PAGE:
In a joint statement with the Minerals Council, Transnet says that it will collaborate with the organisation on “a number of key areas to ensure operational improvements across the freight system [and] to get back to target performance levels in the short term.”

What’s driving the demand

Langenhoven cites an earlier-than-expected recovery in demand, which came with a positive “price surprise” element, for commodities and the global shift towards decarbonisation as contributing factors that lifted South African mining.

The east is the main market for South Africa’s bulk commodities, including coal, but gold and platinum are the exception. The primary markets for the latter are the US and Europe. The east did not enter prolonged lockdown periods. Furthermore, an energy supply shortfall among emerging markets, including China and India, sustained coal demand despite noticeable declines in South Africa.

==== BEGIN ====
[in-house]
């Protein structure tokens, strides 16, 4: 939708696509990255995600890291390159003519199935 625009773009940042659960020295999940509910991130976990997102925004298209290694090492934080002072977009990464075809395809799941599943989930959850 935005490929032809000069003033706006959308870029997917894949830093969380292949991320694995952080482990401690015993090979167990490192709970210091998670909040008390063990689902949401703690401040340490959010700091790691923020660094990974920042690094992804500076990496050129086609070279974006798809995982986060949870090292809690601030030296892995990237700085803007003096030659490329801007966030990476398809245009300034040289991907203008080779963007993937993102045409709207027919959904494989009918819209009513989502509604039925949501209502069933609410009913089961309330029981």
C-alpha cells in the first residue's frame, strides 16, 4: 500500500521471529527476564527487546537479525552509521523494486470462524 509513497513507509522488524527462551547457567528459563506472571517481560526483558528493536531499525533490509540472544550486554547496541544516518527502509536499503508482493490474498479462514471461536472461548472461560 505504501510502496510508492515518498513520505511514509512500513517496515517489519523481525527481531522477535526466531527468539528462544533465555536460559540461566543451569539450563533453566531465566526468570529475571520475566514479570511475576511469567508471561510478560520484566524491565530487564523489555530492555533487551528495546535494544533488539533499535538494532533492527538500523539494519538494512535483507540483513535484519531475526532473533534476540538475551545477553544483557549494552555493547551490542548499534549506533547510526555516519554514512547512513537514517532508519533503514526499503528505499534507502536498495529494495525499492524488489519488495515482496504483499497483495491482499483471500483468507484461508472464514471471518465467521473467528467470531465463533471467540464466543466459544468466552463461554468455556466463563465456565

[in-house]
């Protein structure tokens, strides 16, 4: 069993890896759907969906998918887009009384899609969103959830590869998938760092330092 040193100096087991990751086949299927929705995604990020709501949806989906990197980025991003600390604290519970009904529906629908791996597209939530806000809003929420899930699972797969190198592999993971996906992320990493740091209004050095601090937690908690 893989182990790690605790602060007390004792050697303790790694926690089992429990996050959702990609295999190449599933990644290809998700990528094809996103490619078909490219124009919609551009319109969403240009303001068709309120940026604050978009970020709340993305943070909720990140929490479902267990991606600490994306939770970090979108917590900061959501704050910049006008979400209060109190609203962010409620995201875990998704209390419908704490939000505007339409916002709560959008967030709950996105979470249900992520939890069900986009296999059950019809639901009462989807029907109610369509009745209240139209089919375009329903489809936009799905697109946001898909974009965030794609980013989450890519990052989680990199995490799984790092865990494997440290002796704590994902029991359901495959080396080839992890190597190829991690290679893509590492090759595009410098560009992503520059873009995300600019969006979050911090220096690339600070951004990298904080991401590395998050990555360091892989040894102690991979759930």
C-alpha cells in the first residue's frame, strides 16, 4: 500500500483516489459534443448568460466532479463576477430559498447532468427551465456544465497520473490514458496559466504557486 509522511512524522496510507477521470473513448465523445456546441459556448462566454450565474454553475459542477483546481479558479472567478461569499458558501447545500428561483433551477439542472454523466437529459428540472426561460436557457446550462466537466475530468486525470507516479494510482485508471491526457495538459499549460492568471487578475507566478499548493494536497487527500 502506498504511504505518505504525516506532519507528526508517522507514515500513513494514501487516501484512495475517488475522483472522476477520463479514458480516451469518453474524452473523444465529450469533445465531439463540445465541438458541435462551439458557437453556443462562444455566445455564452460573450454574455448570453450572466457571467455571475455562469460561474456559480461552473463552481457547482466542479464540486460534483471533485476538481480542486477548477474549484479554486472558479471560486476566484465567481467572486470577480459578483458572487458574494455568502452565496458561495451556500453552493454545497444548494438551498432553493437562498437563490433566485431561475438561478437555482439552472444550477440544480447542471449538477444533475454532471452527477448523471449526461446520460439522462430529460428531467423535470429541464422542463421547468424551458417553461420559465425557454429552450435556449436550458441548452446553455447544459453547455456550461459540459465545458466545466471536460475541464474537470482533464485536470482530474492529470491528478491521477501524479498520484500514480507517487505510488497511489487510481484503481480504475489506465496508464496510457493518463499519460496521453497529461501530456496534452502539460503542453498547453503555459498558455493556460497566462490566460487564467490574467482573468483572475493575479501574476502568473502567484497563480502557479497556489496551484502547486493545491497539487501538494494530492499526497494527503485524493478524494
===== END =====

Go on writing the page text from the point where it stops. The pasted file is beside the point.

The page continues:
Although there is uncertainty around which technologies will emerge as the dominant forces in decarbonisation, “because of […] the pressure building for decarbonisation we get the feeling companies are stocking up and buying greener metals and minerals much more. The platinum group metals come to mind as well as copper and zinc,” he says.

Another welcome surprise for miners is the fact that the sector has been able to retain jobs and started paying dividends after a long dry spell.

“We saw in the numbers that employment in mining did not drop. Now we have 5,000 more employees than in 2020,” says Langenhoven.

The short-term goal for now, though, is to ensure that the sector reaps the full benefits from the welcome upswing in commodities.